Culina Quarantina: A Series of Roman Recipes
By Alicia Lopez
Recently, I’ve been doing a lot of cooking and baking to help pass the time in quarantine, so I decided to look into what cooking would have been like in Ancient Rome. Here are some of my favorite ancient recipes to help get you through quarantine. Bonam fortunam!
Dill Chicken (serves 2)
Loosely based on Apicius’ De Re Coquinaria book V recipe #235
In pullo elixo ius crudum: adicies in mortarium anethi semen, mentam siccam, laseris radicem, suffundis acetum, adicies caryotam, refundis liquamen, sinapis modicum et oleum, defrito temperas et sic mittis.
“Put in the mortar dill seed, dry mint, laser root, moisten with vinegar, fig wine, broth, a little mustard, oil and reduced must, and serve.”
- Handful of Fresh Dill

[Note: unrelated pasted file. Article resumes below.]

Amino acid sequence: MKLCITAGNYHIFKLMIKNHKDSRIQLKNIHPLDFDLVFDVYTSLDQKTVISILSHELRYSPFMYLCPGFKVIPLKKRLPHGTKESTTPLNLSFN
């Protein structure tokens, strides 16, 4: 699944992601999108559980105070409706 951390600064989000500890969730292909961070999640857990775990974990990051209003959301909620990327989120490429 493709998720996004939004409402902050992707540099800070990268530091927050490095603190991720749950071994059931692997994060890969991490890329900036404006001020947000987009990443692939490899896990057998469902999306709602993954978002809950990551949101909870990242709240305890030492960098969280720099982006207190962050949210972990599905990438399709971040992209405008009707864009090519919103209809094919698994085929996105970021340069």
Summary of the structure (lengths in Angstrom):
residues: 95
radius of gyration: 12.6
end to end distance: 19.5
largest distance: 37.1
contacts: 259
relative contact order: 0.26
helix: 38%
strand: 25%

- Handful of Fresh Mint
- 1 tbsp Red Wine Vinegar
- 2 tbsp Liquamen
- 5 Dried Dates
- 1 tbsp Wholegrain Mustard
- 1 tbsp Olive Oil
- 2 tbsp Caroenum
- 2 Chicken Breasts
- Add the dates to a mortar, removing the stones if there are any. Add just enough water to cover the dates, then crush with a pestle to form a date paste.
- Wash the dill and mint leaves. Chop them finely, or tear apart and add to the mortar alongside red wine vinegar, liquamen, mustard, and caroenum/balsamic glaze. Crush everything until it is well mixed.
- Dice the chicken into bite-size pieces. You’re going to cook the chicken using the hob, so heat the oil in a saucepan/frying pan/casserole/earthenware dish. When it is hot enough, add the chicken pieces and cook for a few minutes.
- Add the dill sauce to the pot, mix everything together, and cook on a low heat for 15-20 minutes. If you have a lid, use it to keep moisture in. If not, add a bit of water if it starts to look too dry. The sauce should be quite thick, so don’t add too much water.
Alicia Lopez (College ’23) is a student at the University of Pennsylvania studying Classical Studies and English.